How to send commands without typing it on the serial monitor?

Hi! @gcjr

I'm not the one who designed the system so not 100 percent sure,
but I think Arduino and fpga are connected by default serial because the code I upload on the arduino is opening default serial (by just calling Serial.begin(baudrate).

If you mean serial 1 = defult serial, then yes.
Does this answer your question?

how can you communicate with the Arduino via the PC using the "Serial" interface if the "Serial" interface is connected to the FPGA ?

posting your code (using "</>") would help

Oh, I think I got your question wrong. I think they are then connected by physical means, that inputs/outputs are all connected to FPGA by wires (embeded in the large board).

btw, I really don't think this code would help anything, but still upload.
I'm just using arduino as serial communicator & ADC.

int adc = 0;
int ADC_0,ADC_1;

void setup() {
  ADC->ADC_MR |= 0x80; // Mode FREERUN
  ADC->ADC_CR = 2; // Start converter
  ADC->ADC_CHER = 0xFF; // Enabling channels

void loop() {
  if((PIOC -> PIO_PDSR & 0b00000000100000000000000000000000)>>23 == HIGH){
  ADC_0 = ADC->ADC_CDR[7];// read data on A0
  ADC_1 = ADC->ADC_CDR[6];// read data on A1

  Serial.print("ADC0 Value =");
  Serial.print(ADC_0 / 4 );
  Serial.print(", ADC1 Value =");
  Serial.print(ADC_1 / 4);


the posted code doesn't read the serial monitor and i don't believe it shows any output that could possibly be to the FPGA

Well, but that is how my board works...

How about changing my question into this:

Would there be a way of sending string data directly to the port without using serial monitor?

i don't see where that's done in the code unless it's those prints (e.g. "ADC0 Value = ") which are already occurring


I want to send data string without using typing it on the serial monitor.
Would there be any way of doing this?
For example, if I entered "a" on the serial monitor,
string command "1001" should be sent to the port automatically as if I'm entering it on the serial monitor and pressing send button.

Thank you.

Using the IDE's serial monitor, I don't think so. It's possible that a more full featured terminal program might have some Macro expansion features, check a few of them out.

Alternatively, you can write your own program on your PC in you language of choice that talks to the Arduino over Serial and then you can build a custom interface that sends whatever you like.

Hi @wildbill,

Alternatively, you can write your own program on your PC in you language of choice that talks to the Arduino over Serial and then you can build a custom interface that sends whatever you like.

Do you mean something like PySerial using python?
Actually, I have been trying to use it, but I confronted some weird problem there.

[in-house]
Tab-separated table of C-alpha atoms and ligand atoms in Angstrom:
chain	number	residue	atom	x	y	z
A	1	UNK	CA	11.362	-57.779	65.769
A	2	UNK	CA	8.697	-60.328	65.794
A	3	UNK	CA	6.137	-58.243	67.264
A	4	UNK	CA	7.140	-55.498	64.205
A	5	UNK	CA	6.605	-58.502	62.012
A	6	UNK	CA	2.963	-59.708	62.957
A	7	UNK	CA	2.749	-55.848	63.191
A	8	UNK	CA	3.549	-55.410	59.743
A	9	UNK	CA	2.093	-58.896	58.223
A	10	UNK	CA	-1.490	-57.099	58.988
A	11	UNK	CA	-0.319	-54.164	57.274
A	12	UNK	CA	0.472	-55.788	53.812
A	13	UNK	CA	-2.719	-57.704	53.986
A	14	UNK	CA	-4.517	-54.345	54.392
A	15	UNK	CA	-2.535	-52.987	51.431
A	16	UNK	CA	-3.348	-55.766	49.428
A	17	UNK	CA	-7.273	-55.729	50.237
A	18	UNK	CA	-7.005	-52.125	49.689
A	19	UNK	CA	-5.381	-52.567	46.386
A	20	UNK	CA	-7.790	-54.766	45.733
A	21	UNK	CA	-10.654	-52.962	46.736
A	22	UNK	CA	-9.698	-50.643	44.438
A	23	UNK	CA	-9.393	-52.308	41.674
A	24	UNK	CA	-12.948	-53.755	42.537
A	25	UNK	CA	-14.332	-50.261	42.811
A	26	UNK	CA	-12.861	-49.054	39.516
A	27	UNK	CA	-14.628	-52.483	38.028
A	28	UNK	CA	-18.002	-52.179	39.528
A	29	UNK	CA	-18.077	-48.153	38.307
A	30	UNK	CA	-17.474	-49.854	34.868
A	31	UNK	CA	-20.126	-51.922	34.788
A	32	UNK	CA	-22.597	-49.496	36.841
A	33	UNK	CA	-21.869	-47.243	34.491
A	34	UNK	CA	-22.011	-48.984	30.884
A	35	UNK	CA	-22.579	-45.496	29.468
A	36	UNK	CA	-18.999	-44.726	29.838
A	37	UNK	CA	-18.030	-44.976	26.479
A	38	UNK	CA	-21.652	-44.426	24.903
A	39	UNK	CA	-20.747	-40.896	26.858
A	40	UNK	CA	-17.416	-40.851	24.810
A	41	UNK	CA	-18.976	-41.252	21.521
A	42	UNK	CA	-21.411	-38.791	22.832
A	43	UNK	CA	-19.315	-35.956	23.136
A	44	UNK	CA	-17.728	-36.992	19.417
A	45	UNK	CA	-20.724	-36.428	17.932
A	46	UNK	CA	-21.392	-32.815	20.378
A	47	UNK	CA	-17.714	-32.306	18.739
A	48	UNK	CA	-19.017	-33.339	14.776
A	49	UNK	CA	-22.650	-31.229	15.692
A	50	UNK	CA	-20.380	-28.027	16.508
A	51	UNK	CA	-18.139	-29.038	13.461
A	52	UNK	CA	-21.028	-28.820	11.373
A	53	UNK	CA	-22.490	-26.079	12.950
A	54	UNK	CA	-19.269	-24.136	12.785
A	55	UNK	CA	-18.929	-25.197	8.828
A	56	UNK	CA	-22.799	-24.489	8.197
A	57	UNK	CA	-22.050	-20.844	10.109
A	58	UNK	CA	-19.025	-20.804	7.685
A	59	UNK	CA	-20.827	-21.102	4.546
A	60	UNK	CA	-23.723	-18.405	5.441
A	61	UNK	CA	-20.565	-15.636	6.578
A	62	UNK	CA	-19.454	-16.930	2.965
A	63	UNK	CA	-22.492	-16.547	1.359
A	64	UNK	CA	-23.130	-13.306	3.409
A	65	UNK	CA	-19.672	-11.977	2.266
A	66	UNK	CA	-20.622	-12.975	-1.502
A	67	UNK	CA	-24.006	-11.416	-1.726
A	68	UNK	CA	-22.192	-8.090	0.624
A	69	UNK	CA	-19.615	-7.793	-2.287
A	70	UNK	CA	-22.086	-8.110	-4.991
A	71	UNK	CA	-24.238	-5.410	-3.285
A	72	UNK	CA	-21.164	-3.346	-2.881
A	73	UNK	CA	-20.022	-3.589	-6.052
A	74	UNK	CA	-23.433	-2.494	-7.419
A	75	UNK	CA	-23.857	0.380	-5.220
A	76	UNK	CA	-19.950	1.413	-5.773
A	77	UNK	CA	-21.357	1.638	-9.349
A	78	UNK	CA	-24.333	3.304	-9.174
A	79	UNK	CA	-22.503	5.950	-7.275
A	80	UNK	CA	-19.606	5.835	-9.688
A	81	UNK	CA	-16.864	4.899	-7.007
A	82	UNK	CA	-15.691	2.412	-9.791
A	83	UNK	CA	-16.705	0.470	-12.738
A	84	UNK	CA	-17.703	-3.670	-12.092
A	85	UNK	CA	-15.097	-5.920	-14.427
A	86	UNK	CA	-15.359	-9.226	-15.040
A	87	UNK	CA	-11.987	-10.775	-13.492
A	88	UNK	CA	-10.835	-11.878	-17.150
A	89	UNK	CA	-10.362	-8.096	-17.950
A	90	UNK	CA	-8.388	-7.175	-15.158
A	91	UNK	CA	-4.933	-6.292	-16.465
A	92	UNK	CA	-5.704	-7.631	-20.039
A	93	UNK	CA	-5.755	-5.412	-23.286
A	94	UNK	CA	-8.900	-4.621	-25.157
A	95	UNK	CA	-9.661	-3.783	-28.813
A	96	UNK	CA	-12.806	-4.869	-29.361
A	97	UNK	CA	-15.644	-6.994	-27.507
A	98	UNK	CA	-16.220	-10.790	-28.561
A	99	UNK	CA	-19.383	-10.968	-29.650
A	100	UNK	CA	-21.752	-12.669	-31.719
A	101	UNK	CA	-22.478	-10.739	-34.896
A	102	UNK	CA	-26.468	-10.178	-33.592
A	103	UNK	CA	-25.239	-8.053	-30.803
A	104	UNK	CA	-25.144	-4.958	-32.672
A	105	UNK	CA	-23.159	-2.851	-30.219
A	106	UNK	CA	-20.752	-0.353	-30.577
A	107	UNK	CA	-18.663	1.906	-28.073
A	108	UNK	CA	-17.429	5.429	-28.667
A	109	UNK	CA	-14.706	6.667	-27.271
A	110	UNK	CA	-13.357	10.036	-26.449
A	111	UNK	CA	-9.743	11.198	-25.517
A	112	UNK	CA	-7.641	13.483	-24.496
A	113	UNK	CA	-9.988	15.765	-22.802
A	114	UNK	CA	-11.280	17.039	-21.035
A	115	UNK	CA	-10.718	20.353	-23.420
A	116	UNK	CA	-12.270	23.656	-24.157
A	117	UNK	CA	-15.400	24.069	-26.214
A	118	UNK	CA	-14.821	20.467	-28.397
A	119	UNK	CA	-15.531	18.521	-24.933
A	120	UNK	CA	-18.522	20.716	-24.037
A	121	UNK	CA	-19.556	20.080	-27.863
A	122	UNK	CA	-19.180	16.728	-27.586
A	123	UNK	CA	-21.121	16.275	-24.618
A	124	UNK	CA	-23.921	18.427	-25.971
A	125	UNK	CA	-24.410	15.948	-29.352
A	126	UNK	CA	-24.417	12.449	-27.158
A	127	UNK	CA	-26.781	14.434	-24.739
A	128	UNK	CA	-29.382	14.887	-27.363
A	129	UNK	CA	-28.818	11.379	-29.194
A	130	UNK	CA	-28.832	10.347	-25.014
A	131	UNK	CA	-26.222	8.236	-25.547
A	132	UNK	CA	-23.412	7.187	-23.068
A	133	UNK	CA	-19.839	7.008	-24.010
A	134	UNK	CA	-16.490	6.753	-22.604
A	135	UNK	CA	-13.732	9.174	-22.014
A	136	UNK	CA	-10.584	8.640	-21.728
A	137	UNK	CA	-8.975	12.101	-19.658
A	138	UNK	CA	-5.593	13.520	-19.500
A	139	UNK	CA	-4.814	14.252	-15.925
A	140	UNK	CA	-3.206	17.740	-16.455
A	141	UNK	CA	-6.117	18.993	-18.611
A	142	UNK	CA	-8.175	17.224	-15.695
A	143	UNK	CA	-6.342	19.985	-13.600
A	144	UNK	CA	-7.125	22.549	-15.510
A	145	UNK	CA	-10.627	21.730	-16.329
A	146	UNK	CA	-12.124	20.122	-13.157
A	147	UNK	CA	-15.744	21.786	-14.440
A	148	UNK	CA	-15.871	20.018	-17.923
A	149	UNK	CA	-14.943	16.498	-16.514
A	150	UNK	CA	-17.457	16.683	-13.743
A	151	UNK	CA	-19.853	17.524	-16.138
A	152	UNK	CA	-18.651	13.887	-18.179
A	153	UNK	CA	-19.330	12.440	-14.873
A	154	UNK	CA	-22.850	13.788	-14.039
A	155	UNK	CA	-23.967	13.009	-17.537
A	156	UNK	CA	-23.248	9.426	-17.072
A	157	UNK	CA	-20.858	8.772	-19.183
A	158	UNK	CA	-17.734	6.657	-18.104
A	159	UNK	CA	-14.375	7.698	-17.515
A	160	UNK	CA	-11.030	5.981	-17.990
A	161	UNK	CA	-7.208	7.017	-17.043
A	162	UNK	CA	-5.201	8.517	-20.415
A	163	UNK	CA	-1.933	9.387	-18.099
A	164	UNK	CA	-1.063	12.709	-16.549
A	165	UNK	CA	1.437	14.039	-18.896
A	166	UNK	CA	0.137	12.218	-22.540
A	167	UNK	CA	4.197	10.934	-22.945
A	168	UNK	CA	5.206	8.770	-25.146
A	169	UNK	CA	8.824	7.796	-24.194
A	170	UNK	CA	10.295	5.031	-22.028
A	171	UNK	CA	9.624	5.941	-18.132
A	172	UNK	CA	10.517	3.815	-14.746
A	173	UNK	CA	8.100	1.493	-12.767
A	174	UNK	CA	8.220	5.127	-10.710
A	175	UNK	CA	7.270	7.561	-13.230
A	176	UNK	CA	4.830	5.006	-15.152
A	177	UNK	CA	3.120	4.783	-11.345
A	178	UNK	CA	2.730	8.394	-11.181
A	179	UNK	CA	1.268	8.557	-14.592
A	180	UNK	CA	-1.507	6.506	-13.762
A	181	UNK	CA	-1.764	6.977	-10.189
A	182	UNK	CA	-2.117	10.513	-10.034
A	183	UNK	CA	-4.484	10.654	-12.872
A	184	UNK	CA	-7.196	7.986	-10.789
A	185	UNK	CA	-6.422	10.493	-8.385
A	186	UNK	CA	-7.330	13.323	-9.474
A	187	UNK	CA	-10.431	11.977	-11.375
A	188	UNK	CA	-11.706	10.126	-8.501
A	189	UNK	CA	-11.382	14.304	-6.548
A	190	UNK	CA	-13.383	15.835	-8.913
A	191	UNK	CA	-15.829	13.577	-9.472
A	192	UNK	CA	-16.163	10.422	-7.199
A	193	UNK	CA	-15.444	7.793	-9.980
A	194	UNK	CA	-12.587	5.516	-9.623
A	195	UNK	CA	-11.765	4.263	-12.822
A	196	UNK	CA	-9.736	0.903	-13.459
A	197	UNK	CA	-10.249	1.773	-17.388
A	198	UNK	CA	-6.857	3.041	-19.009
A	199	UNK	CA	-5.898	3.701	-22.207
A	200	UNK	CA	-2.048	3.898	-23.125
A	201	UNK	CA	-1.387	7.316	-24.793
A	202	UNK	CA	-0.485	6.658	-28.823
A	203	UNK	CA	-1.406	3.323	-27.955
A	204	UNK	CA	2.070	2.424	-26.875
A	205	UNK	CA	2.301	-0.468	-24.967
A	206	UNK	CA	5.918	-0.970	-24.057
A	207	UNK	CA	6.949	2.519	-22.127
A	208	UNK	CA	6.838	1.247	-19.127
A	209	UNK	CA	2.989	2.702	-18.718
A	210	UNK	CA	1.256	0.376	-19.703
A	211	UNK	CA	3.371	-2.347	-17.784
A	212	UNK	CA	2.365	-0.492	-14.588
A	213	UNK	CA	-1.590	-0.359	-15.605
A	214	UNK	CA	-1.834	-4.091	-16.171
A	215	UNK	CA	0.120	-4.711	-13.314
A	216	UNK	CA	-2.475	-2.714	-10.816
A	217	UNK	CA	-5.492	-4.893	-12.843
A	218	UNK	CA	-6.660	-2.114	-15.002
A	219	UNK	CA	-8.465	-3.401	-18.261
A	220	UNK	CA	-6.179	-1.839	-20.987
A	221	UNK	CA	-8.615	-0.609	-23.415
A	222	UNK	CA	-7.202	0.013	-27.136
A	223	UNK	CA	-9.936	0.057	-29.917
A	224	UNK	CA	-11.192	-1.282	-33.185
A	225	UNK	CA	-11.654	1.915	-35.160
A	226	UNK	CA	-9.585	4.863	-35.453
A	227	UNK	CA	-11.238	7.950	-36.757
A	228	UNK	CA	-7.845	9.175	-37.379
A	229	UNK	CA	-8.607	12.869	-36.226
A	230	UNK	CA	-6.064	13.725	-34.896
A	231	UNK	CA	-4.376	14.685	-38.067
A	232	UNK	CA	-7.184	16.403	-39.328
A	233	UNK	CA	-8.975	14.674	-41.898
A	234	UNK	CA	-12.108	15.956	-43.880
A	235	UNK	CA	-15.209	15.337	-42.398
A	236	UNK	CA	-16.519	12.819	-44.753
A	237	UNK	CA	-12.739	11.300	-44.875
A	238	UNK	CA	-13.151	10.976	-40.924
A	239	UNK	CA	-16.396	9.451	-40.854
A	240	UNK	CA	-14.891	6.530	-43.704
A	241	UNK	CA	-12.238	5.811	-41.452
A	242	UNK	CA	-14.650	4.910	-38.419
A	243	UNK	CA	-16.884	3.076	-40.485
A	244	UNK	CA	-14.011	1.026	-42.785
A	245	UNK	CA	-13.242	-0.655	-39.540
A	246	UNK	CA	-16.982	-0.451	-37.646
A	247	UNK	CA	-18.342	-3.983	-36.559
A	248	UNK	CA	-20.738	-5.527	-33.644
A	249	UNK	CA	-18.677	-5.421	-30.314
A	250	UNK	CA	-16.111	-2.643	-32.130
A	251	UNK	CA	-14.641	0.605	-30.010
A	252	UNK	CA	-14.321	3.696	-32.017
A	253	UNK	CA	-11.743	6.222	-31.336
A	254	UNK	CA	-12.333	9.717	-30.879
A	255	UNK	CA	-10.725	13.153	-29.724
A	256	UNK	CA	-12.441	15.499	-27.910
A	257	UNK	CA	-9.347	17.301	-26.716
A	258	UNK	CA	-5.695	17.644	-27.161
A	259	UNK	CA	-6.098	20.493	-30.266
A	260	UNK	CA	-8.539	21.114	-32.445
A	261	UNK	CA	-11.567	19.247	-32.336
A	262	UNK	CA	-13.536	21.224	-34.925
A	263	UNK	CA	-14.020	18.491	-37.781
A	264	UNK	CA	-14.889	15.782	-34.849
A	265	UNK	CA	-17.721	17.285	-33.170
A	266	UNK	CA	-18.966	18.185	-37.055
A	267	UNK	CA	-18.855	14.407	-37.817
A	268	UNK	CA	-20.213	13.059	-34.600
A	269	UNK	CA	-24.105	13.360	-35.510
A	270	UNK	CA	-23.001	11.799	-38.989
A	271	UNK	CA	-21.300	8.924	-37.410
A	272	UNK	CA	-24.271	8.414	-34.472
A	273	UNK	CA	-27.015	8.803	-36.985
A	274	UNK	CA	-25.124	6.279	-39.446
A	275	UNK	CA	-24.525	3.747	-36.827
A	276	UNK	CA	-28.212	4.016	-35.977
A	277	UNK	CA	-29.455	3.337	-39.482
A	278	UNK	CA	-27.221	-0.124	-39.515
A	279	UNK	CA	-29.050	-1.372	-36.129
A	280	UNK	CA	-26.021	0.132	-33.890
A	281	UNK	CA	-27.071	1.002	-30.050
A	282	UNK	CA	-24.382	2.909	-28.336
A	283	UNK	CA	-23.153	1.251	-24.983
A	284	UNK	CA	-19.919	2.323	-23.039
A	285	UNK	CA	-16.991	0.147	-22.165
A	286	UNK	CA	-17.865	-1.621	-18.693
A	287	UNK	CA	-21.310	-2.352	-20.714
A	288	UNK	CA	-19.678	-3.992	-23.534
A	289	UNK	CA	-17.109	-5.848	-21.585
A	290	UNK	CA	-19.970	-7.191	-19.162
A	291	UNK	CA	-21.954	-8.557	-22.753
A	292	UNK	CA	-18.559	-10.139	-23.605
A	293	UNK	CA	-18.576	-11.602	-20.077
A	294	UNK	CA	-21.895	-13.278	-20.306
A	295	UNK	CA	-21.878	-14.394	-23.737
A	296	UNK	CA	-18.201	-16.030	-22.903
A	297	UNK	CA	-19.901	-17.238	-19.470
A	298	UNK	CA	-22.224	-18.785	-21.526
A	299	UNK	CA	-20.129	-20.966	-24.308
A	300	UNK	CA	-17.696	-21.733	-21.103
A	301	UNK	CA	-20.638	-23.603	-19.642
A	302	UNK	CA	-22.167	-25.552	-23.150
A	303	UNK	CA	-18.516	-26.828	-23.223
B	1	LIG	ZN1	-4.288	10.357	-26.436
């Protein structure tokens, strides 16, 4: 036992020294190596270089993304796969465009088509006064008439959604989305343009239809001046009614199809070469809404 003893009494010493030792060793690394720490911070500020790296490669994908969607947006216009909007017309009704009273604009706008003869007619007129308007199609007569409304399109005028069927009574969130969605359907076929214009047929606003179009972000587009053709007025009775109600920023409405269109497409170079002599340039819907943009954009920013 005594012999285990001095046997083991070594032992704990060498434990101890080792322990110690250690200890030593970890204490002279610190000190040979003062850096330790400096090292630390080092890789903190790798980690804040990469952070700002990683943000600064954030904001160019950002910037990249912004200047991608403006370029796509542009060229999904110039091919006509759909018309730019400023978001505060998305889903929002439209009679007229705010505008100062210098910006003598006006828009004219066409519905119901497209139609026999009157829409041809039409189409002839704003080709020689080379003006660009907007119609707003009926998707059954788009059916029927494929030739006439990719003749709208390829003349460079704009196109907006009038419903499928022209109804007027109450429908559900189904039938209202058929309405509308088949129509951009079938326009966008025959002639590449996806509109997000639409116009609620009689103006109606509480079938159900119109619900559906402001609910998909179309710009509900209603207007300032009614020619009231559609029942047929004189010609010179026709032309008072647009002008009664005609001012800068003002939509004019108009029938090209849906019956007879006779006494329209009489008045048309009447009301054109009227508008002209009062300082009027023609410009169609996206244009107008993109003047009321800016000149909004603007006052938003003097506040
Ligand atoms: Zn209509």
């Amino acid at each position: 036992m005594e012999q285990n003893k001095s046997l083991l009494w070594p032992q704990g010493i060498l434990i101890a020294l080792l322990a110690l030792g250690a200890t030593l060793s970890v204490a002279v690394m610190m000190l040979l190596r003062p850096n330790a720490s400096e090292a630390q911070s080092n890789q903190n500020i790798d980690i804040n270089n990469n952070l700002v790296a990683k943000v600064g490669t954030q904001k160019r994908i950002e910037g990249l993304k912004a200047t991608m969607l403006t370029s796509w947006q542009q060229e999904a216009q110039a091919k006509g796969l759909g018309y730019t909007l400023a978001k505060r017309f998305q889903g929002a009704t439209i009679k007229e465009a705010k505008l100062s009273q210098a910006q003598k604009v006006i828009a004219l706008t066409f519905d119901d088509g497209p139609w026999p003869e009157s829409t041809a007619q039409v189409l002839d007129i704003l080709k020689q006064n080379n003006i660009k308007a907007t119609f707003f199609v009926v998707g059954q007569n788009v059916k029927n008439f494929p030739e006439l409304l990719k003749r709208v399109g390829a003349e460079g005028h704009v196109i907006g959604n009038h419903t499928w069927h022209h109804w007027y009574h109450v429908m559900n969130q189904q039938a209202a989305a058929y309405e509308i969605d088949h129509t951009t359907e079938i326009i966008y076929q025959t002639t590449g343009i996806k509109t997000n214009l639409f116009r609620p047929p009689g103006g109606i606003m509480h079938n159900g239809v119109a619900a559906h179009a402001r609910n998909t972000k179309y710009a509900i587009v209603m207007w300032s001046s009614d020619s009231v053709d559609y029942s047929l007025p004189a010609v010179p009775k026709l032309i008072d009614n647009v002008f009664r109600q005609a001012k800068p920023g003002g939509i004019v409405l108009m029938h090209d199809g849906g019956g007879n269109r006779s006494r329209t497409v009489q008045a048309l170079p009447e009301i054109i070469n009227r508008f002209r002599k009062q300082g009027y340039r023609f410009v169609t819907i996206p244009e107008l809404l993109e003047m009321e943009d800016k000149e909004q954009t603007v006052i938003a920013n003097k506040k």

Whenever I do serial.write() (which a function for sending data), nothing occurs. But the expected output comes out when I turn on the serial monitor on IDE...

Here is some of my code of python using pyserial:

import pandas as pd
import serial
import time

arduino = serial.Serial(port='/dev/cu.usbmodem14101', baudrate=115200, timeout=10,write_timeout=10)

if arduino.isOpen():
  #this is function for sending data 
    print("1st input done")

    a = arduino.readline().decode().strip()
    if "me too" in a :

in Arduino, I programmed it to print "me too" when it receives "hello" string.
So the thing is, whenever I run this code on python, always this code ends up printing "failed".
But when I turn on the serial monitor from IDE, suddenly "me too" word pops up from the serial monitor.

you're cross posting

Hi, I think I should delete the post you mentioned since it's confusing. Thanks for pointing this out!

Can't you do the translation in the Arduino? Send and receive an "a" but use "1001" or whatever.

Hi @sionaggutraidh
Could you be more specific? What do you mean by translation in the Arduino?

Just some kind of if statement perhaps, if an a is received, make the string to be used = 1001. If what arrives is a b, string to be used = 1100 or whatever.




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It will help you get the best out of the forum.

I think I could do that, but how can you send that string (ie "1001") back to serial monitor?
I don't need this to be printed on the serial monitor at all, but just to be sent to the serial port.

Since the merging of topics I'm even more confused than before.

I thought you wanted a short hand way to send 1001 by typing a, not 1001. Your thought was to do that in the pc, type a, send 1001. Mine was to do it in the Arduino, type a, send a, use 1001 internally. I'm not clear on where the fpga fits in.

Give us a block diagram of what's going on here?

Easy to do from a smart phone using Bluetooth.

please find out how the Arduino communicates with the FPGA

tips how to improve your posting style

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